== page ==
1,300-Year-Old Solid Gold Pommel Is Like No Other

The golden sword pommel was discovered by a metal detectorist near Blair Drummond, a small rural village located about five miles northwest of Stirling in central Scotland. Dated to the early medieval period and described as “exceptionally rare,” the finder has handed the treasure over to Scotland’s national museums.

Showing classic Christian iconography blended with two unidentified creatures, the rare golden pommel has just been valued at $34,500.

This exceptionally rare and ornate golden pommel shows a unique fusion of styles. ( National Museums Scotland )

Appraising the Golden Pommel

Discovered in 2019, but put on hold until after the pandemic lockdowns, this treasure measures 5.5 centimeters (2.1 inches) wide and weighs 25 grams (.88 oz). It is estimated the solid-gold sword pommel was created sometime around 700 AD. A pommel (Anglo-Norman for “little apple”) is an enlarged fitting at the top of a sword handle that prevents a sword from slipping from the hand. Furthermore, adding a pommel allowed sword designers and wielders to fine tune the balance of a sword.

The Scottish Archaeological Finds Allocation Panel (SAFAP), better known as the Scottish Treasure Trove meets three times a year to appraise new finds. This panel decides which museum discovered objects are allocated to, by considering the cases made by each applicant museum. The Crown has a right to the Scottish Treasure Trove, which is determined by The Kings and Lord Treasurer’s Remembrancer (KLTR), the British Crown’s representative in Scotland.

According to a BBC report, in this instance, the Kings and Lord Treasurer’s Remembrancer allocated the find to National Museums Scotland. The Scotsman reported that John Logue, King’s and Lord Treasurer’s Remembrancer, said: “This discovery highlights the positive work done by the Treasure Trove Unit to decide upon the preservation of rare items for the nation.” Being such a unique find, the Museums of Scotland have valued the artifact at £30,000 ($34,429).

Another early 7th century Anglo-Saxon sword pommel, with leaded bronze core and elaborately decorated gold surface. This gilded pommel was found in 1997 by two metal detectorists, on the beach at Aldbrough. However, the iconography is quite different. (Humber Museums / CC BY NC NA 4.0 )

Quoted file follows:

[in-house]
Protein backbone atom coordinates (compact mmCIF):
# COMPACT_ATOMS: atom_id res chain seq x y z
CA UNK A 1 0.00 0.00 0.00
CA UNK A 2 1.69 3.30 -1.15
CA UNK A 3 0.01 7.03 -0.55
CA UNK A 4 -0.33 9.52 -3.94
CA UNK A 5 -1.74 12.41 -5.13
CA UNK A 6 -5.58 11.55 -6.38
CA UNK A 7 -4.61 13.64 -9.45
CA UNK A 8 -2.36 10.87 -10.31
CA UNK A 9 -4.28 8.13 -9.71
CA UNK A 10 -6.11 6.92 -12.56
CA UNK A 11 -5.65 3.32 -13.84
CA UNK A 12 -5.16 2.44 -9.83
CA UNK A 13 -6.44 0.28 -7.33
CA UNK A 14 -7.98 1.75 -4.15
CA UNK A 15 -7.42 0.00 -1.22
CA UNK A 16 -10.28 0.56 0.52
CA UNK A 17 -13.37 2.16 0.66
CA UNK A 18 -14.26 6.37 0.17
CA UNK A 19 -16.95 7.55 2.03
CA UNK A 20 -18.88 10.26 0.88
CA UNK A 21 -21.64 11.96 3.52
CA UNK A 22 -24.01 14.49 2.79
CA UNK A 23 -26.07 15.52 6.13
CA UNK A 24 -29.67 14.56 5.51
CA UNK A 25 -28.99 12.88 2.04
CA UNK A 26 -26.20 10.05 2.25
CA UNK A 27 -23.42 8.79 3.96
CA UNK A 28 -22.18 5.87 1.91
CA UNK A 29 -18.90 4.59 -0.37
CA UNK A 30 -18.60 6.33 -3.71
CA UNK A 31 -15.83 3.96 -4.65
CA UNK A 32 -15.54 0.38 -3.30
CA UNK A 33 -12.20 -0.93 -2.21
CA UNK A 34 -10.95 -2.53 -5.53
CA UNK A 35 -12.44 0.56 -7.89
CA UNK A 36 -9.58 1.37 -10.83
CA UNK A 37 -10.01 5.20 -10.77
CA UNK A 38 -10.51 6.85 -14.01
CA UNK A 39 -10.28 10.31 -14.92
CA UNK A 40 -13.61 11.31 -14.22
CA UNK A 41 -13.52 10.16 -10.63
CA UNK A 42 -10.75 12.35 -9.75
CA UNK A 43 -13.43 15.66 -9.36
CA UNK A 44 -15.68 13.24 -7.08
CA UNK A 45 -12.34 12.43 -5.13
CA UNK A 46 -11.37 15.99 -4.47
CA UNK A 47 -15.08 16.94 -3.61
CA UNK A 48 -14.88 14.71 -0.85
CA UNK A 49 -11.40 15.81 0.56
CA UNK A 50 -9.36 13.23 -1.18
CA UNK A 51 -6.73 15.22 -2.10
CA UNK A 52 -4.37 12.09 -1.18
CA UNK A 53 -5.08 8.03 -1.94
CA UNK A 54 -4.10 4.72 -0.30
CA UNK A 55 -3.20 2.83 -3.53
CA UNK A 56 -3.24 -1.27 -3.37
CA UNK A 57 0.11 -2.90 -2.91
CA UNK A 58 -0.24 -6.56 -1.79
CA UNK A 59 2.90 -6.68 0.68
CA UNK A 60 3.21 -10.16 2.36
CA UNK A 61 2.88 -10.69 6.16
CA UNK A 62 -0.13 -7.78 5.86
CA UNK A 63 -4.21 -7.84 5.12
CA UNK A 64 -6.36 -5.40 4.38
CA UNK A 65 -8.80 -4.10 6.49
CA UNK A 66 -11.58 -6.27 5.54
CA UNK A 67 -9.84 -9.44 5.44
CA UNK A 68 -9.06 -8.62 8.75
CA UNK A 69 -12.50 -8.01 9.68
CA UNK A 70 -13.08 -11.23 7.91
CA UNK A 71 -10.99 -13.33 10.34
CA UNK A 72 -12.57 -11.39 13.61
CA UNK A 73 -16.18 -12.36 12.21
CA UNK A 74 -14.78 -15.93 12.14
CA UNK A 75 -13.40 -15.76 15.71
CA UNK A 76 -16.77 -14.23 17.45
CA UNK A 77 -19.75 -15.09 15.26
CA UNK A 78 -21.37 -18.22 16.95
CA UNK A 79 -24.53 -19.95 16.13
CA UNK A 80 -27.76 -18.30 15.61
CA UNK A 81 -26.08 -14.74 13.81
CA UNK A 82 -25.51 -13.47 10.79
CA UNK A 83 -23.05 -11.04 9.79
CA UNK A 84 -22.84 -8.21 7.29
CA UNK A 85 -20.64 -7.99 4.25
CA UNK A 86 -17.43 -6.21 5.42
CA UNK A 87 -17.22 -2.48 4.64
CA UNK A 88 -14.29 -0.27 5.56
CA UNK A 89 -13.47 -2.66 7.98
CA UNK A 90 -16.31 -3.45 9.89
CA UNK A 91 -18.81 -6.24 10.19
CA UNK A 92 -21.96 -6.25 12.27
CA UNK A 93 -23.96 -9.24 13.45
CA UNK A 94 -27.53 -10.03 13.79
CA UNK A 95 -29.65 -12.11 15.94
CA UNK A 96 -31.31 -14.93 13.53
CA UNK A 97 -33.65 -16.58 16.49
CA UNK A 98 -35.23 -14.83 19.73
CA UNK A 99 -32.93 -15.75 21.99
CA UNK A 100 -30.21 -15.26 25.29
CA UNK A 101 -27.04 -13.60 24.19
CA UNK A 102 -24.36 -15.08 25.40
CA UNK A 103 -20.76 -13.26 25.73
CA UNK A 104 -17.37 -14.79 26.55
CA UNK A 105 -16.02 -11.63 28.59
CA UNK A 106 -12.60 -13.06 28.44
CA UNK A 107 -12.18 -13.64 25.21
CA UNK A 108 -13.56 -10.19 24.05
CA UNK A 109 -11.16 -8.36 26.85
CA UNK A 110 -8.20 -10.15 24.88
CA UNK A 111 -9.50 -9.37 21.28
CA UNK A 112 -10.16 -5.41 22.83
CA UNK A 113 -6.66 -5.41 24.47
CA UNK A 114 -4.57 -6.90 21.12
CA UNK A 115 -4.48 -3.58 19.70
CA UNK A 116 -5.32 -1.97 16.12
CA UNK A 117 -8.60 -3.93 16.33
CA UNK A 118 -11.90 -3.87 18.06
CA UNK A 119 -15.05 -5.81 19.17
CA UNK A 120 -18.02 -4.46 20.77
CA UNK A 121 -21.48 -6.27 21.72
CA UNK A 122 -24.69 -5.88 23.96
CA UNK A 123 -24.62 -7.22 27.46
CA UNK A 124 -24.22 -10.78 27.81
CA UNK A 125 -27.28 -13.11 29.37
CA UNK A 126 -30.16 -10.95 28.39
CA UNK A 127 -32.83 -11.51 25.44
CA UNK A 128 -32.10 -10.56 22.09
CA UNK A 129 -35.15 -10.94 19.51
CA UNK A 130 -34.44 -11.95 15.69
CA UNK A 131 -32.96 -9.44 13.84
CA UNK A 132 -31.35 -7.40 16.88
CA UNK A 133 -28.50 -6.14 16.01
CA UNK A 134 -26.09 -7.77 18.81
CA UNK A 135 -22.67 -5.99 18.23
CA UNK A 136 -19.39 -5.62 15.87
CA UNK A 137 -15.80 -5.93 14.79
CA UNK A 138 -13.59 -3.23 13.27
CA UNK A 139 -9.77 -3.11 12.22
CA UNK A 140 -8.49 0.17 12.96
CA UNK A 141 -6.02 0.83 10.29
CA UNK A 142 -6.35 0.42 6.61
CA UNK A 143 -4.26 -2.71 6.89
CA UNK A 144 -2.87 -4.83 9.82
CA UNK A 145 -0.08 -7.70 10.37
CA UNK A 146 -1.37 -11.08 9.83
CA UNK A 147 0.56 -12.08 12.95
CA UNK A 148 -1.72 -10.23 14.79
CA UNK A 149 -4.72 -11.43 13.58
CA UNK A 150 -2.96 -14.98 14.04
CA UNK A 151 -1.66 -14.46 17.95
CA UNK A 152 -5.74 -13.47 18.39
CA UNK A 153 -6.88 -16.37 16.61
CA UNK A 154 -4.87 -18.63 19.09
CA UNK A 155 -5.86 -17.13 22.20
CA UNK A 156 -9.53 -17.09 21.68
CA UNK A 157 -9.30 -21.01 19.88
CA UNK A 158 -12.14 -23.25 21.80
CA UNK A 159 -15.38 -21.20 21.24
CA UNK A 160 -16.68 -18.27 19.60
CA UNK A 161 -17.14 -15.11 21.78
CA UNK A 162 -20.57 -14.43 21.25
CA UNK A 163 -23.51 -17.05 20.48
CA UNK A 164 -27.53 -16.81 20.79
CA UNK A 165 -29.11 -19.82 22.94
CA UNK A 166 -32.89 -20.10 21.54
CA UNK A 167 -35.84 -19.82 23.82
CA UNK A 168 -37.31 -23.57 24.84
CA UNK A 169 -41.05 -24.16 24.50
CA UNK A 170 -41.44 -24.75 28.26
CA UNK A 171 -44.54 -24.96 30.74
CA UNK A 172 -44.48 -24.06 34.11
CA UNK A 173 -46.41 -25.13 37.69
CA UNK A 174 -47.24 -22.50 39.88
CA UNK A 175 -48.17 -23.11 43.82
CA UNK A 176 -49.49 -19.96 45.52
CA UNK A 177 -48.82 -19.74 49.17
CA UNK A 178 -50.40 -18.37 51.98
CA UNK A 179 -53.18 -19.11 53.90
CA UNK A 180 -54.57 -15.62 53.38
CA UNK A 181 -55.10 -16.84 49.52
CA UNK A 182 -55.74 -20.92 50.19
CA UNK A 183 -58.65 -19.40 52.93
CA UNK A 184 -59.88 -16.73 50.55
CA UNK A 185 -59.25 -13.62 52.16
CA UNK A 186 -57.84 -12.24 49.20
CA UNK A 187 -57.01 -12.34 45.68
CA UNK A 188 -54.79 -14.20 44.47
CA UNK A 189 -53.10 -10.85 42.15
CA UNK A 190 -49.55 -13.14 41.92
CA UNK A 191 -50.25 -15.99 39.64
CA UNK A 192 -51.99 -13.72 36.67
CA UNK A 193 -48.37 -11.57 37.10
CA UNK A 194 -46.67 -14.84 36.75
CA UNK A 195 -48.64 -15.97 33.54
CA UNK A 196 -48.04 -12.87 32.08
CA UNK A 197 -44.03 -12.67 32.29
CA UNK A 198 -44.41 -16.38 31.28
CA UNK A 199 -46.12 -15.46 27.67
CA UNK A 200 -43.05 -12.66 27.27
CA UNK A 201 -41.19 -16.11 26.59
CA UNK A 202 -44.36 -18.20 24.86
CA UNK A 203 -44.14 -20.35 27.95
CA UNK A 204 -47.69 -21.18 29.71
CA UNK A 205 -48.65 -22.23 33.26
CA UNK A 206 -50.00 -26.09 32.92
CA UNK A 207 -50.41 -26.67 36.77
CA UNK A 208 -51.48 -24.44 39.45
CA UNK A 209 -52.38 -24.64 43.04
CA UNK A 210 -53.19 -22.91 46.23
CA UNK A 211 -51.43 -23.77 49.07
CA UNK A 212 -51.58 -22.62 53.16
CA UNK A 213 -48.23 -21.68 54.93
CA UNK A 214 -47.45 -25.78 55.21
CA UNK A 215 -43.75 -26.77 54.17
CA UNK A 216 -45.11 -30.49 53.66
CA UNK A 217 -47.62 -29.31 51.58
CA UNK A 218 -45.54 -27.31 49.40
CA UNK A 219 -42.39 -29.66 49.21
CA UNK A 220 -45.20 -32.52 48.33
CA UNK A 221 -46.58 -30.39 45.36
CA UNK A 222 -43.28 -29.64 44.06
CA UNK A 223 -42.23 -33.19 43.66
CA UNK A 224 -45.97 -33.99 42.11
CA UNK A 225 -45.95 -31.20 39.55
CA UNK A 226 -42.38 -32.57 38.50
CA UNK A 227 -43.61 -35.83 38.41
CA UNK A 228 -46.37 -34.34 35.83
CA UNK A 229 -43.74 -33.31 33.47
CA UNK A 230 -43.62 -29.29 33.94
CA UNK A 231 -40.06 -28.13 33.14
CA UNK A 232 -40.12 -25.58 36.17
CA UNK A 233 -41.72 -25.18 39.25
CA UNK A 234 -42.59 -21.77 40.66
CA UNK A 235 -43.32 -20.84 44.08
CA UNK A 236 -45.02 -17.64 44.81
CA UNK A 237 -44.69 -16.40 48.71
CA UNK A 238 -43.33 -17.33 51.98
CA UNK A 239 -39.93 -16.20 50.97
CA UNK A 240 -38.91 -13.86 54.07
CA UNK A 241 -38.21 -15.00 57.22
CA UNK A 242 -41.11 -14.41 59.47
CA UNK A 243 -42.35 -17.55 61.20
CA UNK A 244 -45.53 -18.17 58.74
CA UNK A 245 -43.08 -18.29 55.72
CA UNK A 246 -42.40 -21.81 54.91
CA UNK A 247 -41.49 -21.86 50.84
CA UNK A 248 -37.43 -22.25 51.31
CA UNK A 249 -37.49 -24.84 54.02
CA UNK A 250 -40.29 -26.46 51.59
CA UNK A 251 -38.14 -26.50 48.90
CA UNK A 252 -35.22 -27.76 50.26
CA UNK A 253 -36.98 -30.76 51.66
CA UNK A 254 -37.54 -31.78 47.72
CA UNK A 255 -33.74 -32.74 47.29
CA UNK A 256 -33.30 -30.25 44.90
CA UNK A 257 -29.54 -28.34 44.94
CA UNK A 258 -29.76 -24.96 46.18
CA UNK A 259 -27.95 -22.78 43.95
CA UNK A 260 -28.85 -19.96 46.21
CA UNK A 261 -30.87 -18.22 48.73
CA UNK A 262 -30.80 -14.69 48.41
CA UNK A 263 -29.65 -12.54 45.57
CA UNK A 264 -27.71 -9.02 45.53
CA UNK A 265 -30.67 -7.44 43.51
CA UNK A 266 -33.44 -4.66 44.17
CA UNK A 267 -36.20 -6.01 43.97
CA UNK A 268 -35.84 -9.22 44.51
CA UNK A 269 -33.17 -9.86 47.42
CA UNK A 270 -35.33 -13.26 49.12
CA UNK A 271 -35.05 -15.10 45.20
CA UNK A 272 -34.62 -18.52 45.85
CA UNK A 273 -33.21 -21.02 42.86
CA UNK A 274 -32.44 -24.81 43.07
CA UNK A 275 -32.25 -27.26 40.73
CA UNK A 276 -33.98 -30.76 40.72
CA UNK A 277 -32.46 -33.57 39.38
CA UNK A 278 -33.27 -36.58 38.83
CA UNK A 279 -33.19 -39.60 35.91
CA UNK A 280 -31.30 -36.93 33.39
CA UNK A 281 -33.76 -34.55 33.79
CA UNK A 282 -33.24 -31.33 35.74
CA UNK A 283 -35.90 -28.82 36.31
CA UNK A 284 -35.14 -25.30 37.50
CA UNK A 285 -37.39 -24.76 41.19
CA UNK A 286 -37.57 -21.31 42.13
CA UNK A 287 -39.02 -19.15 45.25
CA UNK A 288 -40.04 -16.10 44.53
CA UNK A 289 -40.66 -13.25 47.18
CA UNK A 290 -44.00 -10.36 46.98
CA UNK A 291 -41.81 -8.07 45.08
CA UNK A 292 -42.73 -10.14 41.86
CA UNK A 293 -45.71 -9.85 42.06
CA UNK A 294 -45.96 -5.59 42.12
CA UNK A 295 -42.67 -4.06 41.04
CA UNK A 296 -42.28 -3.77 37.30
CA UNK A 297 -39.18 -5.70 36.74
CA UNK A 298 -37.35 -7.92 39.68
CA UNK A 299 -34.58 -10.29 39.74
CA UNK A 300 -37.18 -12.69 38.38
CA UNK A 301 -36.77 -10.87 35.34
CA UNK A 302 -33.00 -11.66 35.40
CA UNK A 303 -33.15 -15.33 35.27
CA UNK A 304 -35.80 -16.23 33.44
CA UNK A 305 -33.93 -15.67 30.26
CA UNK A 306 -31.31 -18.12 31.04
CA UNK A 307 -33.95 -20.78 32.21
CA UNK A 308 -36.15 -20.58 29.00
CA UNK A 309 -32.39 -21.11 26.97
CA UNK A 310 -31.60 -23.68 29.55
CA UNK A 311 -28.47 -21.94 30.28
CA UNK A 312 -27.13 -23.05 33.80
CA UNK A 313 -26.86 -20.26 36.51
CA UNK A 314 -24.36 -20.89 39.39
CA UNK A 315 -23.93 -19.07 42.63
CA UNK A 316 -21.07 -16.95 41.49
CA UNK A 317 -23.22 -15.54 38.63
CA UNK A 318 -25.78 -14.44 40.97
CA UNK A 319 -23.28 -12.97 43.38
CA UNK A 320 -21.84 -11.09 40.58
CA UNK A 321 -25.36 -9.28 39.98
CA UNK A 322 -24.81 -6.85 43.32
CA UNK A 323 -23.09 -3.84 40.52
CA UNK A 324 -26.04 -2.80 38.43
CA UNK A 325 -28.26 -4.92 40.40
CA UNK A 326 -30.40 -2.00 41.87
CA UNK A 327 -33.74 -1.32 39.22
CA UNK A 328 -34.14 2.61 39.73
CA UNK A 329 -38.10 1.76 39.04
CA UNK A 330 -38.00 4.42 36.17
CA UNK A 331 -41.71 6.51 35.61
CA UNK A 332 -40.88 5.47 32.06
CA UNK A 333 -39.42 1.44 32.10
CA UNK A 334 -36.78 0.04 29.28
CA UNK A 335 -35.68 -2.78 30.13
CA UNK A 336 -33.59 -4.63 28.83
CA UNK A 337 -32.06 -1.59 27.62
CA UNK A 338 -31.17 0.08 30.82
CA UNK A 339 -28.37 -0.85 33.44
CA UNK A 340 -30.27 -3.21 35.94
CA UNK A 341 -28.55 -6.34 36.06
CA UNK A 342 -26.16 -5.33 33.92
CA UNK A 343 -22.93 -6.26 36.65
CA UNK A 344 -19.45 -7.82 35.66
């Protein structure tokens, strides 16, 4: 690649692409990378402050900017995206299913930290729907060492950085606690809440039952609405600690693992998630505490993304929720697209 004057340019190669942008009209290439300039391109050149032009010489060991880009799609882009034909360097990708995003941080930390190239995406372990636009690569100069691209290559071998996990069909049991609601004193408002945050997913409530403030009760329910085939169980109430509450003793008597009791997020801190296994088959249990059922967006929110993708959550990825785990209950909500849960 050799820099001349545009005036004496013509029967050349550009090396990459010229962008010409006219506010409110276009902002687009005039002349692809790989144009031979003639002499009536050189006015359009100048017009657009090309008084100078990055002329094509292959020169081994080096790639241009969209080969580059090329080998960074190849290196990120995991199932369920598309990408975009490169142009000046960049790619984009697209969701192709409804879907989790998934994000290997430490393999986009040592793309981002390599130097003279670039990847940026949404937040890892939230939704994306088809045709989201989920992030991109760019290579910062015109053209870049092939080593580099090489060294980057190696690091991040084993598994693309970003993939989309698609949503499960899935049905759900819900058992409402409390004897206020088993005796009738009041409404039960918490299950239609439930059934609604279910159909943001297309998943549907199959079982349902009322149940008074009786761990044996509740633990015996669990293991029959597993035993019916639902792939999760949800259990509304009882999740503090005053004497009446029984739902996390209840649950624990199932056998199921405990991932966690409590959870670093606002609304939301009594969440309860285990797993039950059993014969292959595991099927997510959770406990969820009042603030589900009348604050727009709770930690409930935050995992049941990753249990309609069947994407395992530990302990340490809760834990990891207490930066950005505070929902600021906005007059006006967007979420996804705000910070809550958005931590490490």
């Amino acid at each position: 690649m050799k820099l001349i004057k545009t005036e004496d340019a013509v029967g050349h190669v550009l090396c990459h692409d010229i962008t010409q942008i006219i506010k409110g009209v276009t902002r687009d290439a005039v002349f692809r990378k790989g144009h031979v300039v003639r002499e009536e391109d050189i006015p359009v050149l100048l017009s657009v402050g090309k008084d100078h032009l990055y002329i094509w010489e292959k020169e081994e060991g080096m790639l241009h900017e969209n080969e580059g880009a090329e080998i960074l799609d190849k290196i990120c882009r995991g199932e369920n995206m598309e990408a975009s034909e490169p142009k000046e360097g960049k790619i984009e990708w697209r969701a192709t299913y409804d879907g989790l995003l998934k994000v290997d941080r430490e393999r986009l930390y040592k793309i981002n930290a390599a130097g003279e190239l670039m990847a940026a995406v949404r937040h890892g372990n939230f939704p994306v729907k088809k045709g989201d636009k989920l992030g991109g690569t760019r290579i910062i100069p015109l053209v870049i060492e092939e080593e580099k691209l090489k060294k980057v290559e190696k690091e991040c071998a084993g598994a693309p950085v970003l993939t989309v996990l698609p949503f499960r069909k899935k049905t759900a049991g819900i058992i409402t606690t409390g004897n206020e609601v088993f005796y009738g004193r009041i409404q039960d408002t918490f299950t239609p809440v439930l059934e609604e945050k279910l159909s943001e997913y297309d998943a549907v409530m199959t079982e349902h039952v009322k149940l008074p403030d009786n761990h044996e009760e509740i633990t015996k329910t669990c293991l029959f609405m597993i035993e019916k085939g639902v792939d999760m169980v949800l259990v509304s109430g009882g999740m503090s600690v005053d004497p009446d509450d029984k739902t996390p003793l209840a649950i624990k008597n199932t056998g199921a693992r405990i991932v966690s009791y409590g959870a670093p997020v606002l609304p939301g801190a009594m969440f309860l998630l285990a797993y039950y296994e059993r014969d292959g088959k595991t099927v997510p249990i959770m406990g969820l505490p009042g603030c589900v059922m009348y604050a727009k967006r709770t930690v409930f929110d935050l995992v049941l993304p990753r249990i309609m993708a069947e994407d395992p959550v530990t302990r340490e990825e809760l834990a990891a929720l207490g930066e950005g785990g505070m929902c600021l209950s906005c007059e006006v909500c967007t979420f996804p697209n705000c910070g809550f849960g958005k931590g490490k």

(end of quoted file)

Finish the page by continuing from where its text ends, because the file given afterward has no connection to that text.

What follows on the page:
A Most Amazing Creative Fusion

Dr. Alice Blackwell is the senior curator of medieval archaeology and history at NMS. Blackwell describes the object as “decorated in gold filigree,” and she added that nothing like this has ever been found before in the UK. She said the artifact is “a bit of a cultural, artistic melting pot ,” and it is still unclear who the golden pommel belonged to around 1,300 years ago.

Blackwell said at the time the piece was crafted, Britain was experiencing “a most amazing creative fusion where different types of styles and art and techniques for making things were all melted together to make something new.” The gold pommel is similar to Anglo-Saxon art , and it fits the “ insular art style ,” also known as Hiberno-Saxon art. This name derives from insula, the Latin term for ‘island;’ this artistic format was produced in Britain during the post-Roman era . Perhaps the style is best known for its use in the Lindisfarne Gospels and other illuminated manuscripts .

Climbing the Tree Of Life to Resurrection

Bulging eyes and a beak point outward from the center of the pommel, and the sides of the object feature stylized panels. One panel depicts a geometrical cross, and the other shows a tree. It is thought that the eyes and beak represent the head of a bird of prey, which symbolizes protection. The cross represents the crucifixion event, and the tree is most likely the Tree of Life , which again holds themes of resurrection and the attainment of eternal life.

The overall detailing indicated this artifact was designed for a Christian warrior who had chosen birds of prey as protective motifs surrounding the cross and the Tree of Life. But the imagery is not wholly Christian, as two mythological beasts are seen on the two sides of the pommel. This fusion of Christian and pagan imagery is why the item is described as being “so visually rich which sets it apart from anything else that’s been found in the UK.